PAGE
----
Looking over our findings as a whole, well over half of the entries in the Index are for services that weren’t available for sale last year, which underscores just how profound the recent changes have been.

Hacked log-ins for health and wellness accounts like Peloton ($22), Daily Yoga ($9.50) and Ten Percent Happier ($8.50) are commanding premium prices, well above those of dark web market mainstays like Netflix or even Apple (both $6), as scammers eye up the potential of stealing the identities of their more well-heeled user bases.

It’s notable that hacked log-ins for Amazon Prime Video ($13.50) are worth almost double to scammers than those of hugely popular services like Disney+ ($7) as it’s often part of the broader Amazon Prime account package with all the lucrative opportunities for fraud that come with it.

Stolen credentials for food delivery apps has been another major growth area due to lockdown with Instacart ($22), Postmates ($15) and Drizly ($13.50) all changing hands for sums well above the average for accounts outside of personal finance items.

Interestingly, even hacked accounts for ostensibly niche services such as online learning platform MasterClass ($6) are popping up for sale, as lockdowns swell their membership with new users looking to alleviate the tedium.

Dark Web Price Index 2020

Stolen ID, personal data and hacked accounts for sale

Sale Prices Explained

Personal Finance

Stolen credit and debit card data, along with bank and online payment account details, remain the most popular items for sale on the dark web markets. The lure of high account balances to cash out and access to new lines of credit understandably allows these items to always command the highest prices.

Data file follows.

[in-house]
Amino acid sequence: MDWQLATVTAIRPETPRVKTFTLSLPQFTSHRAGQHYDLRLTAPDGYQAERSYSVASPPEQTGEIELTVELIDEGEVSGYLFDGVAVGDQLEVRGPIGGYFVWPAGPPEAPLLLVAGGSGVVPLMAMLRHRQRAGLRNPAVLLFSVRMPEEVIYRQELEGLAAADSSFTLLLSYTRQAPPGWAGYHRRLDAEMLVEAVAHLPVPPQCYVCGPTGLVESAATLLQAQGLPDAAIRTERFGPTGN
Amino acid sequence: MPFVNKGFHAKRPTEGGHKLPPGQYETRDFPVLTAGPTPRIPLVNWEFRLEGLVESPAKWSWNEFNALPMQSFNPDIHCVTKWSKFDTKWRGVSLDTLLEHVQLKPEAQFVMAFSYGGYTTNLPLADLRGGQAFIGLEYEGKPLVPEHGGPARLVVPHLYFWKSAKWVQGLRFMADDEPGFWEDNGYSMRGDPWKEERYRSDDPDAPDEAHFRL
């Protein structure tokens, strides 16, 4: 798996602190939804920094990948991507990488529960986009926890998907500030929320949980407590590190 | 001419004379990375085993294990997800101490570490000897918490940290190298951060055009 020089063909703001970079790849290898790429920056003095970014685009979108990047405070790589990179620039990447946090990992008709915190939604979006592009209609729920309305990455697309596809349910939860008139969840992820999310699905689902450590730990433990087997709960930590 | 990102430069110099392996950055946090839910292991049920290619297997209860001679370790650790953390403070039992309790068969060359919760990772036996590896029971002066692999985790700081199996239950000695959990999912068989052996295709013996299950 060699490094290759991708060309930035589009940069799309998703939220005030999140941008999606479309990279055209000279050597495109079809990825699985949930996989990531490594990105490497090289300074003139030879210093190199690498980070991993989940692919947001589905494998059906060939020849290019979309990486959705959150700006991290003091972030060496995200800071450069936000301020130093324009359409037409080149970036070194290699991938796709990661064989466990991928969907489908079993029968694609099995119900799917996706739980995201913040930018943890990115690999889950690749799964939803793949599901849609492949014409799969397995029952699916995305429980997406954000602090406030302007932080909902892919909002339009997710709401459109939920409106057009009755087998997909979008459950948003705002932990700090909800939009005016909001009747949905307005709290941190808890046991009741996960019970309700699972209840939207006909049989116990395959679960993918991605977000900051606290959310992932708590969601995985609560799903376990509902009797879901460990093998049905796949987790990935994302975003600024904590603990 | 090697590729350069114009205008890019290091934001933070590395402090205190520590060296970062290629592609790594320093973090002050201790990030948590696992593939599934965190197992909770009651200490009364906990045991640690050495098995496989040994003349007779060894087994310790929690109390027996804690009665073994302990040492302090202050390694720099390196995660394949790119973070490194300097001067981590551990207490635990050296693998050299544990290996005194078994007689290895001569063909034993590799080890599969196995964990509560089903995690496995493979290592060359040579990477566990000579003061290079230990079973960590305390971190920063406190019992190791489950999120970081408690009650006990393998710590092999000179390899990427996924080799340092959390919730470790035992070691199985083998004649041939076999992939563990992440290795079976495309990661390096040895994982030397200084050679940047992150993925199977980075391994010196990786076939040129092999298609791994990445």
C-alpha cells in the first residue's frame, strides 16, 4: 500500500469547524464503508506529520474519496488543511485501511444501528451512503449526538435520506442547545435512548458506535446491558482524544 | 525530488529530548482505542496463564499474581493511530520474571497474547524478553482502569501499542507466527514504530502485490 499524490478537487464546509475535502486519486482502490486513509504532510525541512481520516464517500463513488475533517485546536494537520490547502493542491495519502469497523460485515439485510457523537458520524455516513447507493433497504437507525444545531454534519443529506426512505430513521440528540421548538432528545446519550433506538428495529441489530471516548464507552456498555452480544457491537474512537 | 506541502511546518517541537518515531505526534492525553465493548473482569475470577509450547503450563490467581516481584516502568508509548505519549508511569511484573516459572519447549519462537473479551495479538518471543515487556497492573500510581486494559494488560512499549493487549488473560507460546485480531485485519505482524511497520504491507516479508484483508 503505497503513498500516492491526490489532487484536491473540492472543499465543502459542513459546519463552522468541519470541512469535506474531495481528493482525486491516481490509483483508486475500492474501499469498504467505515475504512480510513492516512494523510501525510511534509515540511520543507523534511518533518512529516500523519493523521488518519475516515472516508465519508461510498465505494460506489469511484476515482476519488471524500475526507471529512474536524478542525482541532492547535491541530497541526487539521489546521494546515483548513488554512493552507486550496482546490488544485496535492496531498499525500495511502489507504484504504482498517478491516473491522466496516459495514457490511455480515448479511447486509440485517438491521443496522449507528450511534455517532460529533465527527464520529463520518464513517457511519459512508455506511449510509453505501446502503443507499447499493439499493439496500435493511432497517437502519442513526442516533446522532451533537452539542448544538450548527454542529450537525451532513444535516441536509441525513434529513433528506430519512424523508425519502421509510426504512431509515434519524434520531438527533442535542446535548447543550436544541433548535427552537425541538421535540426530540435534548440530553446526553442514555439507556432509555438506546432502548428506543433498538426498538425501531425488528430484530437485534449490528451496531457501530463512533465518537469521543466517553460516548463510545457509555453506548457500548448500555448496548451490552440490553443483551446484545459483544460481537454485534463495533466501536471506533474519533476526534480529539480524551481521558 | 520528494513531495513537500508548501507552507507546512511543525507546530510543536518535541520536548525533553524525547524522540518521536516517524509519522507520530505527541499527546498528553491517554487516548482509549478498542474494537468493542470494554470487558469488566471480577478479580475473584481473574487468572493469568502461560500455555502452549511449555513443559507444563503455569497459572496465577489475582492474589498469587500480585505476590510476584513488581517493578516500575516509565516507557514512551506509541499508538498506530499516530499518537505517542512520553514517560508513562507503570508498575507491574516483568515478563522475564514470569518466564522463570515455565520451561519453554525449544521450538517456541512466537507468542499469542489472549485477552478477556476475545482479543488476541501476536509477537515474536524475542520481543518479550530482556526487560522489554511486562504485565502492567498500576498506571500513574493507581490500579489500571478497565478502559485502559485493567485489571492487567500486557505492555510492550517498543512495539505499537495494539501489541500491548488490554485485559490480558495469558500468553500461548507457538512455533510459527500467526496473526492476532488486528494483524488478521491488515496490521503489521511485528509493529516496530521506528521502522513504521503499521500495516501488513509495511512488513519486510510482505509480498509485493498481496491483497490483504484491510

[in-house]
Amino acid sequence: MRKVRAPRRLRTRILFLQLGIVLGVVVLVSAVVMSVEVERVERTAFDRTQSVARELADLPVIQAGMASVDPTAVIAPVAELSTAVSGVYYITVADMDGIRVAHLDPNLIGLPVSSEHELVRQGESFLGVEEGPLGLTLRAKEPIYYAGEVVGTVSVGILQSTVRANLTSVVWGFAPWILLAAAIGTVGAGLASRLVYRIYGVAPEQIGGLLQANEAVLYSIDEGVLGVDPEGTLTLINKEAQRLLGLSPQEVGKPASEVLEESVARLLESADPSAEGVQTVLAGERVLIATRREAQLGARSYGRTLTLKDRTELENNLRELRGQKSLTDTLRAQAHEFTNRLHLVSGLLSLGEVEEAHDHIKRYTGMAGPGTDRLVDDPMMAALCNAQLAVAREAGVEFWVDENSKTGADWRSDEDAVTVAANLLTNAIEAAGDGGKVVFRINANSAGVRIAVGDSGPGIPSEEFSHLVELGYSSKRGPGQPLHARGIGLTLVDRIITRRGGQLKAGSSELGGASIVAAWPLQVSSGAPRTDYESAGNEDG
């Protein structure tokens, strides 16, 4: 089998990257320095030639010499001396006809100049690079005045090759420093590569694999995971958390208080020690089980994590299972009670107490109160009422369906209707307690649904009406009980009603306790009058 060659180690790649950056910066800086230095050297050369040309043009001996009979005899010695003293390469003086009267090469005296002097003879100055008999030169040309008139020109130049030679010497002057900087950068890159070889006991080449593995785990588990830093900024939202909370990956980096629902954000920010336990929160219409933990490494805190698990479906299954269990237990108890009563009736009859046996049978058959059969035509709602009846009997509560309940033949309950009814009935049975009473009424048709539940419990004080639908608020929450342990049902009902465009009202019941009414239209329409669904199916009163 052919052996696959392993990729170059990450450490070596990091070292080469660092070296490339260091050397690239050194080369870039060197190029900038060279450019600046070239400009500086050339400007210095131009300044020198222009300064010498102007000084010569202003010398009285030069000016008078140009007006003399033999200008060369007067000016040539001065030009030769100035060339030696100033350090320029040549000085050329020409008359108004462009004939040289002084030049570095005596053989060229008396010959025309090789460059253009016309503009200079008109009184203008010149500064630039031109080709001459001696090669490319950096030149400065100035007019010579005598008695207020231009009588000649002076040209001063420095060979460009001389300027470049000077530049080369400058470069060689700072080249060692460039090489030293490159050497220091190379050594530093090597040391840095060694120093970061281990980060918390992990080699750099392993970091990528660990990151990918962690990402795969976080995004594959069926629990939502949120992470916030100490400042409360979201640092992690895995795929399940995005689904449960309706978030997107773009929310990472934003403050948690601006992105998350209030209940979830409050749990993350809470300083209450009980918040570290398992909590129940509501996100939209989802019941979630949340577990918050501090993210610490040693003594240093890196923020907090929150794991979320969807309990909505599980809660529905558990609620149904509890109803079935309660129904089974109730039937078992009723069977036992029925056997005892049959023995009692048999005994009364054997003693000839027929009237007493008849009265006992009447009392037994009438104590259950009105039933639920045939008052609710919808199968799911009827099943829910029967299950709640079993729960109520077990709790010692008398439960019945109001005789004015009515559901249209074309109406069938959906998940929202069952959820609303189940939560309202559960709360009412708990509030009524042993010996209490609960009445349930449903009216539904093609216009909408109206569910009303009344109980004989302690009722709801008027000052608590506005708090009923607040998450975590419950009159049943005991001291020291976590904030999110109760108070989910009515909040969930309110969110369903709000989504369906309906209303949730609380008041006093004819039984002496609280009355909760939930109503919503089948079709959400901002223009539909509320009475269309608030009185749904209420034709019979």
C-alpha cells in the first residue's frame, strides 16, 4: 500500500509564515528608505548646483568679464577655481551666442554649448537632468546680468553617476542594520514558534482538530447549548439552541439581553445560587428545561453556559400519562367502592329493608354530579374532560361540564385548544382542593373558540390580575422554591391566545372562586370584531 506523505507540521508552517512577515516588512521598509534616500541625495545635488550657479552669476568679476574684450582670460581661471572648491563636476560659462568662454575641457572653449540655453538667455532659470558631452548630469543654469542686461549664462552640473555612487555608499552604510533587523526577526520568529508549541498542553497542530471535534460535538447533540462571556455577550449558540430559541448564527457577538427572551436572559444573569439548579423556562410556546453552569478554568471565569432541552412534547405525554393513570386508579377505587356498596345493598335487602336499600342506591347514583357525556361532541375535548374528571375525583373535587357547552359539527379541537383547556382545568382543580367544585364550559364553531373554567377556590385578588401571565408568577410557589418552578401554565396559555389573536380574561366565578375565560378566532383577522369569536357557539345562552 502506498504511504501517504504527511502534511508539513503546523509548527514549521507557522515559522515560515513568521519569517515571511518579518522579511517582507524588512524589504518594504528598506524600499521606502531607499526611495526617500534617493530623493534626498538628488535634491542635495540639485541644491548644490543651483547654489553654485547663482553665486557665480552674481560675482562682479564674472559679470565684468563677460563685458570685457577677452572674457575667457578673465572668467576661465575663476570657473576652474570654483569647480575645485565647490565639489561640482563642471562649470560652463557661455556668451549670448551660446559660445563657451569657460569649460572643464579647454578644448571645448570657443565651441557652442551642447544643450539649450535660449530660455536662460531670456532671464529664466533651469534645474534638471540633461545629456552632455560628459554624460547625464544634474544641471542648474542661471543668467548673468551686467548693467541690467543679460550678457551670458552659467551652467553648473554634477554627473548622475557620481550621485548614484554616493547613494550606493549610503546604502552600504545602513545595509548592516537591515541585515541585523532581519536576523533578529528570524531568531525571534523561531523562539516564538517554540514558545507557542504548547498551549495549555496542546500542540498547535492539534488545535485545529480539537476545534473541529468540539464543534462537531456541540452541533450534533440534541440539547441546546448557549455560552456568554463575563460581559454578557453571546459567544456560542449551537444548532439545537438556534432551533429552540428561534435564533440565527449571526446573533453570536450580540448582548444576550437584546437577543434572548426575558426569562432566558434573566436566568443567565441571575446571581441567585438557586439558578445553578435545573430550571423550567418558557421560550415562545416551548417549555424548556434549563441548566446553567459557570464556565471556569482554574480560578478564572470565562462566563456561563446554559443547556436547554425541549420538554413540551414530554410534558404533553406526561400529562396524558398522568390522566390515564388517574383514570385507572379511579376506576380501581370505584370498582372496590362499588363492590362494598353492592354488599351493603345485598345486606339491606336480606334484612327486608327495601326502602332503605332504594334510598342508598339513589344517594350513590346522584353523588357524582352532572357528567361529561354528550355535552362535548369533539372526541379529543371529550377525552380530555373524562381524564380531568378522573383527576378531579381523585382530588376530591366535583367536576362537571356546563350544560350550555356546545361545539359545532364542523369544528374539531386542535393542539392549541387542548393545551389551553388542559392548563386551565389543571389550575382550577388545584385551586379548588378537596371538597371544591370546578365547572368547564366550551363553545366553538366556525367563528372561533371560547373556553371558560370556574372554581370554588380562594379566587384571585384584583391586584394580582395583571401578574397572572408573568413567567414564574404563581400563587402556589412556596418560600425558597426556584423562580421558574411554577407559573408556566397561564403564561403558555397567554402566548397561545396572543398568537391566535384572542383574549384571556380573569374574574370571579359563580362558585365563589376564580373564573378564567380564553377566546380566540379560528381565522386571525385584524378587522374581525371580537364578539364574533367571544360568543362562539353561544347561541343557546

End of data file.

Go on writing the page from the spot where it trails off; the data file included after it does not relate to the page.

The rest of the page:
An emerging trend at the very highest end of the pricing spectrum is where vendors are selling hacked debit card data for high-balance accounts bundled with SIM cards and cryptocurrency accounts. These all-in-one fraud packages permit scammers to SIM-jack the account[3] and drain the funds into the intermediary crypto account, where the stolen cash is easily laundered.

These bundles change hands for up to $4,600 compared to just $17 for standard debit card details. This has really ratcheted up the average price ($1,307) as the vast majority of debit card details are now part of expensive bundles, unlike in previous years.

The value of hacked PayPal accounts ($11) continues to drop due to the scarcity of high balances compared to previous years amid the overall glut in listings for this venerable brand.

Instead, hacked account details for newer instant cash transfer services such as Cash App ($47) and to a lesser extent, Venmo ($14) have become more appealing as they become increasingly popular with small businesses and consumers.

Regardless of the individual service, hacked web wallets remain a mainstay of the dark web markets as they are central to so many scams. Fraudsters can cash them out directly, or use them for middleman accounts in any number of more complex schemes.